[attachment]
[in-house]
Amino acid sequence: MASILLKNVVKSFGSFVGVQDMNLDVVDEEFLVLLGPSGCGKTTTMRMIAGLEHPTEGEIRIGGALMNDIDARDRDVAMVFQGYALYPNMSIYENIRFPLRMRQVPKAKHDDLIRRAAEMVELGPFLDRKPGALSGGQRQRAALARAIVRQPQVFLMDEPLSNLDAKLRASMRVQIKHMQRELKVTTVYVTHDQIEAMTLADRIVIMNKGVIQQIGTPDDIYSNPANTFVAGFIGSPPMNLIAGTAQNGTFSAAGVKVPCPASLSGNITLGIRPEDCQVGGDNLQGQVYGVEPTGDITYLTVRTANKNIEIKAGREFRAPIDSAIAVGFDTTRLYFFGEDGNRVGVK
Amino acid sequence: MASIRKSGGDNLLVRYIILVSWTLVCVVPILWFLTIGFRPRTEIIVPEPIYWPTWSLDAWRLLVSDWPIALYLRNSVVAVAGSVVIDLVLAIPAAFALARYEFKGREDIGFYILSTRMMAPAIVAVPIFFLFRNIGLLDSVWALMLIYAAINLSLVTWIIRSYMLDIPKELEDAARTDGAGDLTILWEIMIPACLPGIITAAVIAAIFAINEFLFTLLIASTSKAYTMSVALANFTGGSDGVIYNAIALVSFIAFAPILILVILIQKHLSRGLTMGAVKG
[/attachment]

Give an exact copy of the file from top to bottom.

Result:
[in-house]
Amino acid sequence: MASILLKNVVKSFGSFVGVQDMNLDVVDEEFLVLLGPSGCGKTTTMRMIAGLEHPTEGEIRIGGALMNDIDARDRDVAMVFQGYALYPNMSIYENIRFPLRMRQVPKAKHDDLIRRAAEMVELGPFLDRKPGALSGGQRQRAALARAIVRQPQVFLMDEPLSNLDAKLRASMRVQIKHMQRELKVTTVYVTHDQIEAMTLADRIVIMNKGVIQQIGTPDDIYSNPANTFVAGFIGSPPMNLIAGTAQNGTFSAAGVKVPCPASLSGNITLGIRPEDCQVGGDNLQGQVYGVEPTGDITYLTVRTANKNIEIKAGREFRAPIDSAIAVGFDTTRLYFFGEDGNRVGVK
Amino acid sequence: MASIRKSGGDNLLVRYIILVSWTLVCVVPILWFLTIGFRPRTEIIVPEPIYWPTWSLDAWRLLVSDWPIALYLRNSVVAVAGSVVIDLVLAIPAAFALARYEFKGREDIGFYILSTRMMAPAIVAVPIFFLFRNIGLLDSVWALMLIYAAINLSLVTWIIRSYMLDIPKELEDAARTDGAGDLTILWEIMIPACLPGIITAAVIAAIFAINEFLFTLLIASTSKAYTMSVALANFTGGSDGVIYNAIALVSFIAFAPILILVILIQKHLSRGLTMGAVKG